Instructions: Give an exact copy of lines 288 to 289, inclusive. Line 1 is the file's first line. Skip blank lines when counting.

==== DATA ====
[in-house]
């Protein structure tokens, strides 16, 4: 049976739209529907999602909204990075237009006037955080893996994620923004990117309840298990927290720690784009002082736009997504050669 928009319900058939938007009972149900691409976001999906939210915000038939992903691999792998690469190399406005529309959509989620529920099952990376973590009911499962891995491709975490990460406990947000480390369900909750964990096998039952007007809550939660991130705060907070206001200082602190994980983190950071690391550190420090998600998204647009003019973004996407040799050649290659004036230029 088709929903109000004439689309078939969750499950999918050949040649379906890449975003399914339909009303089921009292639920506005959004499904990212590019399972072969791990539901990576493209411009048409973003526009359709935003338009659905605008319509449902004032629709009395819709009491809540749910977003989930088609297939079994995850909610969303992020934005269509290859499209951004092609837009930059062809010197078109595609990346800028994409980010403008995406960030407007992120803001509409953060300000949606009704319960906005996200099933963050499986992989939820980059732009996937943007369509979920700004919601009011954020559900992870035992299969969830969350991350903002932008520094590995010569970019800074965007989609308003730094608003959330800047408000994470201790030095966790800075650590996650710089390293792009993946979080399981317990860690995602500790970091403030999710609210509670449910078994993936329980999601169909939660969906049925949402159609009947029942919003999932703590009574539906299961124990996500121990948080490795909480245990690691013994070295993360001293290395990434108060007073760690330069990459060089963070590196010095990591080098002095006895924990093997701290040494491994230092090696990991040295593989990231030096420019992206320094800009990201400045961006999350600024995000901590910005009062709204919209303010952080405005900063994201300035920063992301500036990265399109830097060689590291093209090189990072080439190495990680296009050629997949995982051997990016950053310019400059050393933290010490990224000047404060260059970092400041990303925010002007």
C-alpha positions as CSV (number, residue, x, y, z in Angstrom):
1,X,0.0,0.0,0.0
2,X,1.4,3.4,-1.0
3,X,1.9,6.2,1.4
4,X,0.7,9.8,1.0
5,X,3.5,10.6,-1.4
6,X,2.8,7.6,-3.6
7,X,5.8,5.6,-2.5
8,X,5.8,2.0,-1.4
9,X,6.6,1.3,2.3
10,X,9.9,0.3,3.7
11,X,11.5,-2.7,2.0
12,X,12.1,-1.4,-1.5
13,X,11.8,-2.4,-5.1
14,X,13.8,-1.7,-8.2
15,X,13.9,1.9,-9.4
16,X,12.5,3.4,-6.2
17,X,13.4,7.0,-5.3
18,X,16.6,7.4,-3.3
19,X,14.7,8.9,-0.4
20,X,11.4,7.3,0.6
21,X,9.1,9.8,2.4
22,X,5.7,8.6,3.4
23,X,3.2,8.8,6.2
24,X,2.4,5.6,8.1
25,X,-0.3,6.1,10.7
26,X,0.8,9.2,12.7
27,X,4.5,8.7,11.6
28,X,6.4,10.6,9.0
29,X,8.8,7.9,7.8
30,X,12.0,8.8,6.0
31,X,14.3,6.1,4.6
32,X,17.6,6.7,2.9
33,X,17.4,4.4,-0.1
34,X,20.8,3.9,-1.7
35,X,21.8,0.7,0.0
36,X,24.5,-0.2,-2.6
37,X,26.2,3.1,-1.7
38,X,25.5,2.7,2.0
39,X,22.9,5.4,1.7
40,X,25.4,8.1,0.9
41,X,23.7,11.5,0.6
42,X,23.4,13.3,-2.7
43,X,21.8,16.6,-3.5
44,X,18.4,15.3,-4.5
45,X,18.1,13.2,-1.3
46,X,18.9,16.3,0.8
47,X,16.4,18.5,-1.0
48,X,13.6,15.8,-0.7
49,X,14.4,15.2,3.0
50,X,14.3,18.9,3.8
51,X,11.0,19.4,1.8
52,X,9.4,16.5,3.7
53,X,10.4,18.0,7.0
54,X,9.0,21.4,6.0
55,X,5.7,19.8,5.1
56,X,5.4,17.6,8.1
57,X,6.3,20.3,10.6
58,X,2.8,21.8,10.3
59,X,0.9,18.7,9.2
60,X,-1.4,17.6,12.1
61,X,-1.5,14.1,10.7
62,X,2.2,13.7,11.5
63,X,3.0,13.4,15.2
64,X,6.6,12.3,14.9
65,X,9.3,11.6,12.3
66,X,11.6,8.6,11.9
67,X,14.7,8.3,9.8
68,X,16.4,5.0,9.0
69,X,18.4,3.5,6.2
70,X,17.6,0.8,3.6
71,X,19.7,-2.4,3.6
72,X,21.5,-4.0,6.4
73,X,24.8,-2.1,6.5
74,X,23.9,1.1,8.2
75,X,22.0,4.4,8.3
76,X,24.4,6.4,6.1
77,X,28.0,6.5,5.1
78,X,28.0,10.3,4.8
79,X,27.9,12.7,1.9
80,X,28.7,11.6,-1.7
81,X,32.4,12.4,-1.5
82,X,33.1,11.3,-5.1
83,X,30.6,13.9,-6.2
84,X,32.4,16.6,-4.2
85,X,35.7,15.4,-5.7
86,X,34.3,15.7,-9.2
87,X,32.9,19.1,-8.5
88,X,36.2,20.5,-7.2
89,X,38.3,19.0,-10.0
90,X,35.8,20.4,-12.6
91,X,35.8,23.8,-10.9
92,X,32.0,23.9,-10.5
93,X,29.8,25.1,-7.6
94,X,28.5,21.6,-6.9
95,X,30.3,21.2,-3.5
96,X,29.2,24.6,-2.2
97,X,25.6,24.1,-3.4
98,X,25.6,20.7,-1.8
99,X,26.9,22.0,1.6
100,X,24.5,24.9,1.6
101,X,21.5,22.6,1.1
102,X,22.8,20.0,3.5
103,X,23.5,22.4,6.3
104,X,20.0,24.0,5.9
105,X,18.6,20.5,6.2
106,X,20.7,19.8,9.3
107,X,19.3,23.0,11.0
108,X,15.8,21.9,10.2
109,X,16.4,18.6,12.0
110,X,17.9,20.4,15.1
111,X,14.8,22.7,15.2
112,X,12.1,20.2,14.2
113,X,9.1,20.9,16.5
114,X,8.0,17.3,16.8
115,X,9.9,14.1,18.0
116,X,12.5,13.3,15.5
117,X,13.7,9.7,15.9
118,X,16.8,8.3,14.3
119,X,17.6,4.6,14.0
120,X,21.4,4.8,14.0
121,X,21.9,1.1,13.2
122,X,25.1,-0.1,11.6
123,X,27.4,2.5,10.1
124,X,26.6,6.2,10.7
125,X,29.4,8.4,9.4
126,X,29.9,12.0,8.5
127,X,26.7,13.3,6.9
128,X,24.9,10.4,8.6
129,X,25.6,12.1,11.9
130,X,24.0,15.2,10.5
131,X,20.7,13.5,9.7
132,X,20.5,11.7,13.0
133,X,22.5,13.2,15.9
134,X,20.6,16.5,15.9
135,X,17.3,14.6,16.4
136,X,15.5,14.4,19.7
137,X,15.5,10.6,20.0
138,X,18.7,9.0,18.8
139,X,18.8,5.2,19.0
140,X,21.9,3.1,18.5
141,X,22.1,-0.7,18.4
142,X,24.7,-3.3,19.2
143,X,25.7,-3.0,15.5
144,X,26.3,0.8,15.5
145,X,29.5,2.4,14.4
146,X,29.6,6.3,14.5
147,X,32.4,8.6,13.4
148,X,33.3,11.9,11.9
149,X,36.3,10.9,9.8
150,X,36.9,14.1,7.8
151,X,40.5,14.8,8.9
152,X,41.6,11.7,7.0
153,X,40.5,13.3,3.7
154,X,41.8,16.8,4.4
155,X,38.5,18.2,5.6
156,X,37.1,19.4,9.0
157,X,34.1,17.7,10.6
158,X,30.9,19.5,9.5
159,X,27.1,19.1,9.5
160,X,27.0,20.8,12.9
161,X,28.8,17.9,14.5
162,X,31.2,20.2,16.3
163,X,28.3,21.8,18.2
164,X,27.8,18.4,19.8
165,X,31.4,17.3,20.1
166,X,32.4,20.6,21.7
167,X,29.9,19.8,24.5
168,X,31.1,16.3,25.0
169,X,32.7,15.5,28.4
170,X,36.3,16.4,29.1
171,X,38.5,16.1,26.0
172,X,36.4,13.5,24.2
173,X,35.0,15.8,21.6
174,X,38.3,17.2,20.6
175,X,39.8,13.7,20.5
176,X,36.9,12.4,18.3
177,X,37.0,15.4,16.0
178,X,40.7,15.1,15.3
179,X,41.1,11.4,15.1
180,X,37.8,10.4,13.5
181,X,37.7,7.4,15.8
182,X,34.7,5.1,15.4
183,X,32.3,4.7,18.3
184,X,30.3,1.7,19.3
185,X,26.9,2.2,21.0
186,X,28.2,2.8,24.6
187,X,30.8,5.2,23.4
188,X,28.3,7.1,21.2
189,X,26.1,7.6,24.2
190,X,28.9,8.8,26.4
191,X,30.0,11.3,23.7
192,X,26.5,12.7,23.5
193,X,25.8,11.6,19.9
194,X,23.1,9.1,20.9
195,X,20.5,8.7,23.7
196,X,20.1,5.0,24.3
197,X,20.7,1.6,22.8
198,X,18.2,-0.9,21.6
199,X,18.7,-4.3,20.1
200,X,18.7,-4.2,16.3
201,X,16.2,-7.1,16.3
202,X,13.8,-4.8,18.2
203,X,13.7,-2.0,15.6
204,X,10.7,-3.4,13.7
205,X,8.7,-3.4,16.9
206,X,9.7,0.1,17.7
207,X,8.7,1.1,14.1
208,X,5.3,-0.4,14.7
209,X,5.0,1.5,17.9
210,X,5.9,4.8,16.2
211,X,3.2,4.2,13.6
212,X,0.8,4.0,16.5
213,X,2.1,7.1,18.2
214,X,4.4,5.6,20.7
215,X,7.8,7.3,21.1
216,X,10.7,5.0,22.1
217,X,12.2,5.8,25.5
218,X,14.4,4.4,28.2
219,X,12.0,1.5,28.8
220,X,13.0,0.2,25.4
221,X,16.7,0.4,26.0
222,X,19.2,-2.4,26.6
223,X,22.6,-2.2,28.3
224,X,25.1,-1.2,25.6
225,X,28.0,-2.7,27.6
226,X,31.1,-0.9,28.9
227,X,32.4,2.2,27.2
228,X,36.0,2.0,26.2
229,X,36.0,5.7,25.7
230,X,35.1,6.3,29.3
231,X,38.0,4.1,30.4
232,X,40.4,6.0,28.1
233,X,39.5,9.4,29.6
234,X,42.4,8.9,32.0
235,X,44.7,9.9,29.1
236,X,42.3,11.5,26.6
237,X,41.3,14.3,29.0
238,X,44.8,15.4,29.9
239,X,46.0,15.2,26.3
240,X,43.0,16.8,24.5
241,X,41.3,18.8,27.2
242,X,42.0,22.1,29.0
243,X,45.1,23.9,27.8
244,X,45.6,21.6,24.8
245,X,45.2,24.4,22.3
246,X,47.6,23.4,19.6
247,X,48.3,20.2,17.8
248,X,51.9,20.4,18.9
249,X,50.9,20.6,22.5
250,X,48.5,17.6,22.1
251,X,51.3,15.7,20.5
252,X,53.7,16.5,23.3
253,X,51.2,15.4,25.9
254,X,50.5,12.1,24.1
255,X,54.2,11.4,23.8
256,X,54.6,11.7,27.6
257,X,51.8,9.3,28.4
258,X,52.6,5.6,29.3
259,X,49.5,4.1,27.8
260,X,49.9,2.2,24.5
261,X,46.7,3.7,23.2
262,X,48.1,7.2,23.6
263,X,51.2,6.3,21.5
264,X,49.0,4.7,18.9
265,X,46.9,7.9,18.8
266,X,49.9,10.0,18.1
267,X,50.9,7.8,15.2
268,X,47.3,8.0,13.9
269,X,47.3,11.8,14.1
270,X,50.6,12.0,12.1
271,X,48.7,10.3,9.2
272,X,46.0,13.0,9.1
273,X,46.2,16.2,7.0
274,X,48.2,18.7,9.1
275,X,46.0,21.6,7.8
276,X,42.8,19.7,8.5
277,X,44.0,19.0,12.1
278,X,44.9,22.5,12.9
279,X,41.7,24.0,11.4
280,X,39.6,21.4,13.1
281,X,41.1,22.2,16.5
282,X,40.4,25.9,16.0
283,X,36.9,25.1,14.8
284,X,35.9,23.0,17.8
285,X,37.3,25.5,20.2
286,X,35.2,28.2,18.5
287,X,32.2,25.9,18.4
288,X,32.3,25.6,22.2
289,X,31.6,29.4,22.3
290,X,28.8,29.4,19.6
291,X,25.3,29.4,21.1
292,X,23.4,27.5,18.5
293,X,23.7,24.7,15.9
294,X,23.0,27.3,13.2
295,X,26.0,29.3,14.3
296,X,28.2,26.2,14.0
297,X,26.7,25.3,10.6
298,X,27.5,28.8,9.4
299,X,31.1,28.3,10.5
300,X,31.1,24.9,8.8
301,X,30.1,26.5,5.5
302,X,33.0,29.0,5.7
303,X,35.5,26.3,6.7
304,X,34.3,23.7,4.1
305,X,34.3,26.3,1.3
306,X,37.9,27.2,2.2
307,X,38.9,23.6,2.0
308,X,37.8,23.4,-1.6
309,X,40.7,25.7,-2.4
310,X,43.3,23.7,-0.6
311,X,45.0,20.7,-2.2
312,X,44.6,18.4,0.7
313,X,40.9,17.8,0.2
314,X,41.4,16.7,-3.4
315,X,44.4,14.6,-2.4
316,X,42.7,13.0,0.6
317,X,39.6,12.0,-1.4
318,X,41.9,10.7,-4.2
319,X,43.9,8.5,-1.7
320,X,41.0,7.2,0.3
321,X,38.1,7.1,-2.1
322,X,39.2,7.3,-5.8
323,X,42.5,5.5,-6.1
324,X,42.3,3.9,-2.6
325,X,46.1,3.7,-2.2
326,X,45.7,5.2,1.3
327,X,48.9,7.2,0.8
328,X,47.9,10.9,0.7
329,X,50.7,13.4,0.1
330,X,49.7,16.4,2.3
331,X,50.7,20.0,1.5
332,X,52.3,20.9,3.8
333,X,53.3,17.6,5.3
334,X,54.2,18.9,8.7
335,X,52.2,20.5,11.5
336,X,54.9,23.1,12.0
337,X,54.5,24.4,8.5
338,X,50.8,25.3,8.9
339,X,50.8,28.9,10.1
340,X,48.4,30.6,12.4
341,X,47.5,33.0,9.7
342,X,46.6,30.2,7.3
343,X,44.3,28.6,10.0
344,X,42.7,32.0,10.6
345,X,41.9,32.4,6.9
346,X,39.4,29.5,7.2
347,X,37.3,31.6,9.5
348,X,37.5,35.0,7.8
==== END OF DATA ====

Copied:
285,X,37.3,25.5,20.2
286,X,35.2,28.2,18.5